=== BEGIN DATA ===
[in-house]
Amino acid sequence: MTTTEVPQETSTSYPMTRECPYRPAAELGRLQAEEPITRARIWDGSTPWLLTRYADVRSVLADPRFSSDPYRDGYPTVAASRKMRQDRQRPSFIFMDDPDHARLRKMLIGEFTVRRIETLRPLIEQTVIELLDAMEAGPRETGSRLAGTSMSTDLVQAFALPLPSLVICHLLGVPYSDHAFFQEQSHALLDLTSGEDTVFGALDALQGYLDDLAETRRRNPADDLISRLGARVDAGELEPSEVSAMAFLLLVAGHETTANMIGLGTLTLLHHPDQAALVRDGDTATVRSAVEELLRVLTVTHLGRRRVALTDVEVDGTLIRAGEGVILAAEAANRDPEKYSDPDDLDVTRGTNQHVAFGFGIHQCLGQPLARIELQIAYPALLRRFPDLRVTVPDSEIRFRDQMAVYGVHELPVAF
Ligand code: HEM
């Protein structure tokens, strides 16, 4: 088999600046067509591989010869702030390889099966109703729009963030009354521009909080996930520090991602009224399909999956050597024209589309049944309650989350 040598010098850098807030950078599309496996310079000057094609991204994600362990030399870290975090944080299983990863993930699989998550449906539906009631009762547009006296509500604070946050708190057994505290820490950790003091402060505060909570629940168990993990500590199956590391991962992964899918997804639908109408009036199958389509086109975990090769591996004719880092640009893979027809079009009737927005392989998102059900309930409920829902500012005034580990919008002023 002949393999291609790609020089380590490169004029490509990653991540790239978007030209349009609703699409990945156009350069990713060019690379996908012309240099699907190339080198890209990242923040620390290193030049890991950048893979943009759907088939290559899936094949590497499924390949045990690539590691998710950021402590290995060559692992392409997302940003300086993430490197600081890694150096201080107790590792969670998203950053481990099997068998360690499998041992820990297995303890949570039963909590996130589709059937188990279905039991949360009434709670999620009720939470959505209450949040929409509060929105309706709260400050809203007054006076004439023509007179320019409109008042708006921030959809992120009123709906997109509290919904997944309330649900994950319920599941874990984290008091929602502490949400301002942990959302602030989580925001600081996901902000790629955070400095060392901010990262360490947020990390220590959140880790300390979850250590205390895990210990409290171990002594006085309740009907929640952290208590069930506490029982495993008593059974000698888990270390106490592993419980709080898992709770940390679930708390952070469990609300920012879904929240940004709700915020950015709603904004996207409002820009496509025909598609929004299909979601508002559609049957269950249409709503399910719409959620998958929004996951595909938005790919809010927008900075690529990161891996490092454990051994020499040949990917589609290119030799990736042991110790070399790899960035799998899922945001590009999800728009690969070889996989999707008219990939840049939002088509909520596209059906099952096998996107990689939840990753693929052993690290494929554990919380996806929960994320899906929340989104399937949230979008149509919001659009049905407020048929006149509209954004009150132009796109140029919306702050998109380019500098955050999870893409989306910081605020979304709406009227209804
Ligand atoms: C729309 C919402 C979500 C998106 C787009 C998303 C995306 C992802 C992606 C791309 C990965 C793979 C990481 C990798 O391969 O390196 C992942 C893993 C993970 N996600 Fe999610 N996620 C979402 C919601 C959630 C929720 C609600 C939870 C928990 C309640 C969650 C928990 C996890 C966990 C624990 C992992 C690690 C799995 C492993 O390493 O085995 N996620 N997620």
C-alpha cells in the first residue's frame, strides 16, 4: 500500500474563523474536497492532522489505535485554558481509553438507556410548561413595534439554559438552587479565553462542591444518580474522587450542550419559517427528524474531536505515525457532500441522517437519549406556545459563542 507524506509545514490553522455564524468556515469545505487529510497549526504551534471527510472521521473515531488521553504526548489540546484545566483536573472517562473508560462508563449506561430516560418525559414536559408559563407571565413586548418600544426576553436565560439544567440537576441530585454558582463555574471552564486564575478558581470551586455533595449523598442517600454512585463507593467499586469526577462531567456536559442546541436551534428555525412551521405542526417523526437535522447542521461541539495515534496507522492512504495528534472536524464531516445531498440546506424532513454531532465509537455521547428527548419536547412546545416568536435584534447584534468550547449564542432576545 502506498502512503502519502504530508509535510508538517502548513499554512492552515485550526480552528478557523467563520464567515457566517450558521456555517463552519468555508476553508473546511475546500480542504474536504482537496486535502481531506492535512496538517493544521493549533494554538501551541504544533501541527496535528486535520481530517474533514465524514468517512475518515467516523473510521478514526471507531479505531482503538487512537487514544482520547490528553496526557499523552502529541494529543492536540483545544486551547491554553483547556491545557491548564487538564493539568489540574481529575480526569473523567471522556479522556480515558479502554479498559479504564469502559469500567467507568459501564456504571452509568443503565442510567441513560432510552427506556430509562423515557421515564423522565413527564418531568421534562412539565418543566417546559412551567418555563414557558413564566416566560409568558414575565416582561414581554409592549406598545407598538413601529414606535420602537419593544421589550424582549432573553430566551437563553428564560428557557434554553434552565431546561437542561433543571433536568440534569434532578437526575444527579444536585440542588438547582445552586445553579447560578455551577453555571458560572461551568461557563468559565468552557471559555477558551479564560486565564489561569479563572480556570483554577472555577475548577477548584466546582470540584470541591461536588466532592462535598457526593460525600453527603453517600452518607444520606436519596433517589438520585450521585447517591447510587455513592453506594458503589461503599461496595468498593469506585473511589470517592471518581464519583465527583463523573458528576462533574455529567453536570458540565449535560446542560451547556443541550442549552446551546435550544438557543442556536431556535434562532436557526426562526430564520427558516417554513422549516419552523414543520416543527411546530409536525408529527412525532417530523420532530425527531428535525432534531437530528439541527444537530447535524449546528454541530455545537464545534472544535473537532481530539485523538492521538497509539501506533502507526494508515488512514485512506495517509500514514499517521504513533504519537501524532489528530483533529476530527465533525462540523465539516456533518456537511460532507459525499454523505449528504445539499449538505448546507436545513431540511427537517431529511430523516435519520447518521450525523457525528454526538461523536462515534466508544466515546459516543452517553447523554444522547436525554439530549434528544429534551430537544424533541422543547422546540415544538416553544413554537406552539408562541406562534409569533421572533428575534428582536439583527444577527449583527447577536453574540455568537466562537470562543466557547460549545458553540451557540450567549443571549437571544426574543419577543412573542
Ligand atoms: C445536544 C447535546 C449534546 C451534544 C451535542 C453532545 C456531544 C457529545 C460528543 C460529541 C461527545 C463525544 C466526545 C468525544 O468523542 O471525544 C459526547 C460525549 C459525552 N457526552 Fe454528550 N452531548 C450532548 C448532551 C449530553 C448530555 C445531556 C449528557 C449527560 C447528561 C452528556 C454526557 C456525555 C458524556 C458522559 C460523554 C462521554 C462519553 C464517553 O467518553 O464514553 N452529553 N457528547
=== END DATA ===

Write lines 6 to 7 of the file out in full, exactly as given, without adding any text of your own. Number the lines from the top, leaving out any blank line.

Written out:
C-alpha cells in the first residue's frame, strides 16, 4: 500500500474563523474536497492532522489505535485554558481509553438507556410548561413595534439554559438552587479565553462542591444518580474522587450542550419559517427528524474531536505515525457532500441522517437519549406556545459563542 507524506509545514490553522455564524468556515469545505487529510497549526504551534471527510472521521473515531488521553504526548489540546484545566483536573472517562473508560462508563449506561430516560418525559414536559408559563407571565413586548418600544426576553436565560439544567440537576441530585454558582463555574471552564486564575478558581470551586455533595449523598442517600454512585463507593467499586469526577462531567456536559442546541436551534428555525412551521405542526417523526437535522447542521461541539495515534496507522492512504495528534472536524464531516445531498440546506424532513454531532465509537455521547428527548419536547412546545416568536435584534447584534468550547449564542432576545 502506498502512503502519502504530508509535510508538517502548513499554512492552515485550526480552528478557523467563520464567515457566517450558521456555517463552519468555508476553508473546511475546500480542504474536504482537496486535502481531506492535512496538517493544521493549533494554538501551541504544533501541527496535528486535520481530517474533514465524514468517512475518515467516523473510521478514526471507531479505531482503538487512537487514544482520547490528553496526557499523552502529541494529543492536540483545544486551547491554553483547556491545557491548564487538564493539568489540574481529575480526569473523567471522556479522556480515558479502554479498559479504564469502559469500567467507568459501564456504571452509568443503565442510567441513560432510552427506556430509562423515557421515564423522565413527564418531568421534562412539565418543566417546559412551567418555563414557558413564566416566560409568558414575565416582561414581554409592549406598545407598538413601529414606535420602537419593544421589550424582549432573553430566551437563553428564560428557557434554553434552565431546561437542561433543571433536568440534569434532578437526575444527579444536585440542588438547582445552586445553579447560578455551577453555571458560572461551568461557563468559565468552557471559555477558551479564560486565564489561569479563572480556570483554577472555577475548577477548584466546582470540584470541591461536588466532592462535598457526593460525600453527603453517600452518607444520606436519596433517589438520585450521585447517591447510587455513592453506594458503589461503599461496595468498593469506585473511589470517592471518581464519583465527583463523573458528576462533574455529567453536570458540565449535560446542560451547556443541550442549552446551546435550544438557543442556536431556535434562532436557526426562526430564520427558516417554513422549516419552523414543520416543527411546530409536525408529527412525532417530523420532530425527531428535525432534531437530528439541527444537530447535524449546528454541530455545537464545534472544535473537532481530539485523538492521538497509539501506533502507526494508515488512514485512506495517509500514514499517521504513533504519537501524532489528530483533529476530527465533525462540523465539516456533518456537511460532507459525499454523505449528504445539499449538505448546507436545513431540511427537517431529511430523516435519520447518521450525523457525528454526538461523536462515534466508544466515546459516543452517553447523554444522547436525554439530549434528544429534551430537544424533541422543547422546540415544538416553544413554537406552539408562541406562534409569533421572533428575534428582536439583527444577527449583527447577536453574540455568537466562537470562543466557547460549545458553540451557540450567549443571549437571544426574543419577543412573542
Ligand atoms: C445536544 C447535546 C449534546 C451534544 C451535542 C453532545 C456531544 C457529545 C460528543 C460529541 C461527545 C463525544 C466526545 C468525544 O468523542 O471525544 C459526547 C460525549 C459525552 N457526552 Fe454528550 N452531548 C450532548 C448532551 C449530553 C448530555 C445531556 C449528557 C449527560 C447528561 C452528556 C454526557 C456525555 C458524556 C458522559 C460523554 C462521554 C462519553 C464517553 O467518553 O464514553 N452529553 N457528547